North American Symposium on Bat Research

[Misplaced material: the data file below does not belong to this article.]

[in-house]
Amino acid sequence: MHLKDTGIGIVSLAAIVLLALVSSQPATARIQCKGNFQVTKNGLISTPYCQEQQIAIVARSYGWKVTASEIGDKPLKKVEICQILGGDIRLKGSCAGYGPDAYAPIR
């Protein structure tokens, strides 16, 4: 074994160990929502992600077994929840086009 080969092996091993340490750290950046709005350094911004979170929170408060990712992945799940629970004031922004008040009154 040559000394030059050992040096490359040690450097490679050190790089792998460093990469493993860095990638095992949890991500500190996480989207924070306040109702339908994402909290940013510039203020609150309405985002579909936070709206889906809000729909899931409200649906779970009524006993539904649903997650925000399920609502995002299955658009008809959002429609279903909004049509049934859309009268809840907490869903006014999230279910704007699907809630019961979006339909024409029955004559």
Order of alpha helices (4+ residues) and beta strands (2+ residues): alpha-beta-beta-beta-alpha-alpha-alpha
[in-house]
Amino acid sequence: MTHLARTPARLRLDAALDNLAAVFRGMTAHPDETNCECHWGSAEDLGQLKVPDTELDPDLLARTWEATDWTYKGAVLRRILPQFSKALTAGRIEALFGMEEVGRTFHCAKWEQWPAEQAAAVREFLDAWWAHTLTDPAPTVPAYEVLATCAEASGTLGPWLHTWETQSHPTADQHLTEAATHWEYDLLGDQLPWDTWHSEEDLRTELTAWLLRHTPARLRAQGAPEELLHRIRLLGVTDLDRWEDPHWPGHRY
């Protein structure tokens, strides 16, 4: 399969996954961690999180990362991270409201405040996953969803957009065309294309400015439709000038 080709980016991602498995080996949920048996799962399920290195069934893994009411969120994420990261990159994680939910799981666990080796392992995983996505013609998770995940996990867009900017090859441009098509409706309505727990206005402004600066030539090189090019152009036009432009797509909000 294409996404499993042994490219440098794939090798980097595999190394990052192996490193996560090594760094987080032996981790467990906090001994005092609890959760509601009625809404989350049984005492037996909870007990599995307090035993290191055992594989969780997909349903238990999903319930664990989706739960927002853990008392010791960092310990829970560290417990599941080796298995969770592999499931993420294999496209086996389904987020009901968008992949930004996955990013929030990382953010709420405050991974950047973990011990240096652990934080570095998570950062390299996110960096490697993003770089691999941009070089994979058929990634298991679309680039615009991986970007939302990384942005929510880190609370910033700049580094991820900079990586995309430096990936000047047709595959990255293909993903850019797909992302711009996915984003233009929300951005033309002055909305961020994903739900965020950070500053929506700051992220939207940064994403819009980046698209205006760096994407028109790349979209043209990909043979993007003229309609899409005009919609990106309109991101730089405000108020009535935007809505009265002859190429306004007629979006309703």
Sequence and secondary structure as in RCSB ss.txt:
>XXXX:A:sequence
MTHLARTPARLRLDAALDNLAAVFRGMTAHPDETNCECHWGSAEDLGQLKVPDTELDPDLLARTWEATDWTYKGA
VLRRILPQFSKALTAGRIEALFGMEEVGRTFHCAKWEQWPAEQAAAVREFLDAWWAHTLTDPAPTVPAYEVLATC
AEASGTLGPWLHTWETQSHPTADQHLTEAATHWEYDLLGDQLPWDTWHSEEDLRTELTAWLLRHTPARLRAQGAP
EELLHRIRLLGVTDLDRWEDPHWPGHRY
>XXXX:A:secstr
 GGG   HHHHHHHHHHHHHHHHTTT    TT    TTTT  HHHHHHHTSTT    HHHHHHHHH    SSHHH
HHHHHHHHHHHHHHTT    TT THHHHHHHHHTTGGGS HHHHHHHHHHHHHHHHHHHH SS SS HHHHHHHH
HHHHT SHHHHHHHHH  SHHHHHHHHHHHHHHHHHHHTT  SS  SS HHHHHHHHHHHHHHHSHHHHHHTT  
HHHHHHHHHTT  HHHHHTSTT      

Preserved tissues provide a wealth of genetic information that can be revisited by researchers, but the quality of the DNA in preserved tissue is affected by the method and conditions under which it is preserved. Due to sampling location climate and logistics, tissue preservation methods are often limited. While tissue and storage media type may impact the extent to which DNA degrades, the relative efficacy of commonly-used storage media has never been directly tested. We analyzed differences in DNA yield for wing tissue preserved in three media: ethanol, dimethyl sulfoxide (DMSO), and silica gel desiccant. DNA extraction yield was also compared for different types of non-lethally sampled tissues: buccal swabs and wing punches. We found that wing tissues preserved in silica gel yield significantly more total DNA (µg/µL) than in DMSO (P = 0.032) or ethanol (P = 0.029), and wing punches yield more total DNA than buccal swabs (P = 3.332 x 10-7). Additionally, qPCR was used to determine which tissue type and preservation methods yielded the highest quality bat DNA. These results demonstrate that choices in sampled tissue and storage media type can have significant impacts on the quantity and quality of DNA obtained from genetic samples.